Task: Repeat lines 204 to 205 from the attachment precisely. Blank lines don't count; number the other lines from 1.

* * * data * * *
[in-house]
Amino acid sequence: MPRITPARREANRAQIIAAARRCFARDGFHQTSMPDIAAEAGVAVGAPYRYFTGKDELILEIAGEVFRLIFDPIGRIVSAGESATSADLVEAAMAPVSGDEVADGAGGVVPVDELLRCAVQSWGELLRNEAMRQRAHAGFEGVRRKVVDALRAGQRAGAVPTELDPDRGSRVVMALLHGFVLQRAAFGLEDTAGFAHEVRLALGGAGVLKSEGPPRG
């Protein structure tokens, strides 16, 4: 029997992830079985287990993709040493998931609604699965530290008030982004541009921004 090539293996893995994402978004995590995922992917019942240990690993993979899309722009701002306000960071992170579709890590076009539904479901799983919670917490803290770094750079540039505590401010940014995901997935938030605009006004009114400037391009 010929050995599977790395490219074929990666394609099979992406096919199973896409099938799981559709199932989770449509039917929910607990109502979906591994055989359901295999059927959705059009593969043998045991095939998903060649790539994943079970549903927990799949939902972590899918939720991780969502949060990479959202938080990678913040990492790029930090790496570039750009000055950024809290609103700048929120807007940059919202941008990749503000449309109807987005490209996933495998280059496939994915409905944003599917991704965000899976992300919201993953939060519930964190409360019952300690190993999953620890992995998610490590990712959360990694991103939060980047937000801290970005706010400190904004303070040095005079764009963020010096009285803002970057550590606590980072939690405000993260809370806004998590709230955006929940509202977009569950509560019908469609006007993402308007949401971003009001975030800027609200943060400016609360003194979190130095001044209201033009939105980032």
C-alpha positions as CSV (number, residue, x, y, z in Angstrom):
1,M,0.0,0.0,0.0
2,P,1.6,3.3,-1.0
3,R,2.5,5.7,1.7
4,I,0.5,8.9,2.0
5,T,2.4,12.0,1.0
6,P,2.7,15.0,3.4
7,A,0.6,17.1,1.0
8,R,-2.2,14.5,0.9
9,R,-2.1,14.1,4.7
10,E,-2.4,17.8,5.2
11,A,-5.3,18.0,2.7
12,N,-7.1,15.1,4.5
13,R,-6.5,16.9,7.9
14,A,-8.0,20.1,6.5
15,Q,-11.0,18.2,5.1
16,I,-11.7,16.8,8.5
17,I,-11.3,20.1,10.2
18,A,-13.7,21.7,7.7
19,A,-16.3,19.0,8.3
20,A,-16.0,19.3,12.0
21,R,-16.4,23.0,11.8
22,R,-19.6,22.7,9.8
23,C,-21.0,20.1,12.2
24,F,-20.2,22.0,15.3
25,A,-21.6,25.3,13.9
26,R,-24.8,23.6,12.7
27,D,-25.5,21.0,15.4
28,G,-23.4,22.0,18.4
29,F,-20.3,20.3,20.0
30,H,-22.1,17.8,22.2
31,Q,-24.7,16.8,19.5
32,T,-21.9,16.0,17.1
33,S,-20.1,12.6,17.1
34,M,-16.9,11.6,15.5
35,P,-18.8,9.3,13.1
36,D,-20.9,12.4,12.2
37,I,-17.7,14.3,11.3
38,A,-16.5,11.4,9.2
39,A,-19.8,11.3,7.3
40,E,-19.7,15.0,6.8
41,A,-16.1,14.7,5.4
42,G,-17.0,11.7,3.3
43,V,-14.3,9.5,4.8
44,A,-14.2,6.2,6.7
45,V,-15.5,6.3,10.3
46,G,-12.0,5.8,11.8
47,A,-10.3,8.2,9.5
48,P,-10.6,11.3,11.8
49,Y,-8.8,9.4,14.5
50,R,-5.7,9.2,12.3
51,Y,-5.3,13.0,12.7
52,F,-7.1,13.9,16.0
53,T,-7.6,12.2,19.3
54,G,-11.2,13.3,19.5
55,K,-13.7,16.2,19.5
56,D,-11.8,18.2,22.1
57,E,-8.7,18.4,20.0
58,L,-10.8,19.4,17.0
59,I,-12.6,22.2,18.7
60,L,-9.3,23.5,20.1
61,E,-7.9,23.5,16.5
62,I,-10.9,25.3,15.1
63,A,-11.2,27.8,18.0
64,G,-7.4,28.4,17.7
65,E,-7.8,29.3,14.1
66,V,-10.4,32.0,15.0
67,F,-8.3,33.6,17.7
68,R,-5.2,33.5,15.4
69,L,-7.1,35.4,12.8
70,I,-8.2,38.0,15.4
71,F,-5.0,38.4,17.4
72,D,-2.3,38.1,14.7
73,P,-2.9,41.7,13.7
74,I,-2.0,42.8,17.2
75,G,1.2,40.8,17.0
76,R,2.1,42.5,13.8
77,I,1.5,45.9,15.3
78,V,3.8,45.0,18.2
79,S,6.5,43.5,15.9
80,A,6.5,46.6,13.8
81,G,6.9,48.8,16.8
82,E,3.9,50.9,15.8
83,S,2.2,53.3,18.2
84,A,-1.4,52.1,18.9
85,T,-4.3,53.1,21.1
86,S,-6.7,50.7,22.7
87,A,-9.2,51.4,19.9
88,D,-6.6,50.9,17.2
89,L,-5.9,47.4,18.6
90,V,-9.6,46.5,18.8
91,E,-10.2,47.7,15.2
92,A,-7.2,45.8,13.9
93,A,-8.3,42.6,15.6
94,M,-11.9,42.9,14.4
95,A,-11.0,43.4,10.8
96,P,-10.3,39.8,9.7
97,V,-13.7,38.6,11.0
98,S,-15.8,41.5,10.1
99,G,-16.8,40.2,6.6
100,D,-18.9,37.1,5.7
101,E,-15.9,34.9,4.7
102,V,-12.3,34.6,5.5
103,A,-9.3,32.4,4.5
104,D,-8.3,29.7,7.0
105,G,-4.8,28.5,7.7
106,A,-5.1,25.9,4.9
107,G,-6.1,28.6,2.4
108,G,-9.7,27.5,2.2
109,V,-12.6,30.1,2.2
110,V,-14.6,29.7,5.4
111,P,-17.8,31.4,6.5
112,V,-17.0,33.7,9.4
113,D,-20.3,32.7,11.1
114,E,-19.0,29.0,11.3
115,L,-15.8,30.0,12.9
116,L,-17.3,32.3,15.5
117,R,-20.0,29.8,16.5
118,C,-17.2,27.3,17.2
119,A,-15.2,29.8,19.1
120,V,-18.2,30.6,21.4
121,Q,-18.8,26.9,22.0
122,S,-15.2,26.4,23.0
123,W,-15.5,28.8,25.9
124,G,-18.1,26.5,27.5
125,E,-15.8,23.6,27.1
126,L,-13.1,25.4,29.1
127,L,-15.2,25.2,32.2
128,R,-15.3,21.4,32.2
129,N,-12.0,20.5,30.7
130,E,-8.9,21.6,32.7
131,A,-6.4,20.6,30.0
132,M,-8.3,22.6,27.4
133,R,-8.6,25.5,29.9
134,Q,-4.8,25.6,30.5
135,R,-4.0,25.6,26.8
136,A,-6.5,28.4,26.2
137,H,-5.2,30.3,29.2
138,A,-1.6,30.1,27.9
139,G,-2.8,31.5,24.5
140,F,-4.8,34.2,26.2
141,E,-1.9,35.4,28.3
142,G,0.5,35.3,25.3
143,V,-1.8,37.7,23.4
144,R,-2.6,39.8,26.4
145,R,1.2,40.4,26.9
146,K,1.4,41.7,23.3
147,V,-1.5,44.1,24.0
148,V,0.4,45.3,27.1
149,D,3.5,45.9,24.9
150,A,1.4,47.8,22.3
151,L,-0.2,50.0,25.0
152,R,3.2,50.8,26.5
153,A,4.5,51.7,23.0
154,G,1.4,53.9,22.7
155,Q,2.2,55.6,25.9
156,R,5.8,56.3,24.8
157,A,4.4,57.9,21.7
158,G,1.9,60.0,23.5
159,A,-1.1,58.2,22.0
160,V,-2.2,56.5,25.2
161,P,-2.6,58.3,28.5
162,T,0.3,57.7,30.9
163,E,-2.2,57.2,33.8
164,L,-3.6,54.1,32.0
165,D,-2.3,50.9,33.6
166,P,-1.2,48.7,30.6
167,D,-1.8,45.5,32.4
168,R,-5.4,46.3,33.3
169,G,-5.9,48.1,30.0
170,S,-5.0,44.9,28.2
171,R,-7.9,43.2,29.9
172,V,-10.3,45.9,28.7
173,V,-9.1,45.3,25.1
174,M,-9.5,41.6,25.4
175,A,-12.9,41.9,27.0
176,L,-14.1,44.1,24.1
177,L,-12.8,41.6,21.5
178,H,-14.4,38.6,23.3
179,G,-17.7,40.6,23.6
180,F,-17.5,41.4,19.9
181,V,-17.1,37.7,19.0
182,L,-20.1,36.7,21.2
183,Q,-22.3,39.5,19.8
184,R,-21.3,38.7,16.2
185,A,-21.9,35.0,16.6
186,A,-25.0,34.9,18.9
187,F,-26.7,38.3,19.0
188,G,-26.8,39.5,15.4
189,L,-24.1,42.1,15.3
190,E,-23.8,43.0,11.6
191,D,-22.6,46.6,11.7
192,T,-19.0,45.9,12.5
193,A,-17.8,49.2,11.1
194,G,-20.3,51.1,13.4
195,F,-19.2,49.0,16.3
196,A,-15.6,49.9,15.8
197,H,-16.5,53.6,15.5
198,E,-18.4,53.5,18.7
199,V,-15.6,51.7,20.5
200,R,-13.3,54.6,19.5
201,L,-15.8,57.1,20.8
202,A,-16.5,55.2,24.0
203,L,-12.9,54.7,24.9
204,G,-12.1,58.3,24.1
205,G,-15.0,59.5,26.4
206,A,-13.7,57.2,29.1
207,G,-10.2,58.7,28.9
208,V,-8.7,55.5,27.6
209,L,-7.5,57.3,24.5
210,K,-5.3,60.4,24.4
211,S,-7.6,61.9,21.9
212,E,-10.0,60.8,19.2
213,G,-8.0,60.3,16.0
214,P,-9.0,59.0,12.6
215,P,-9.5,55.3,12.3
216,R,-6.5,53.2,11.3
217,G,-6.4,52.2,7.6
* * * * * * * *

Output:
200,R,-13.3,54.6,19.5
201,L,-15.8,57.1,20.8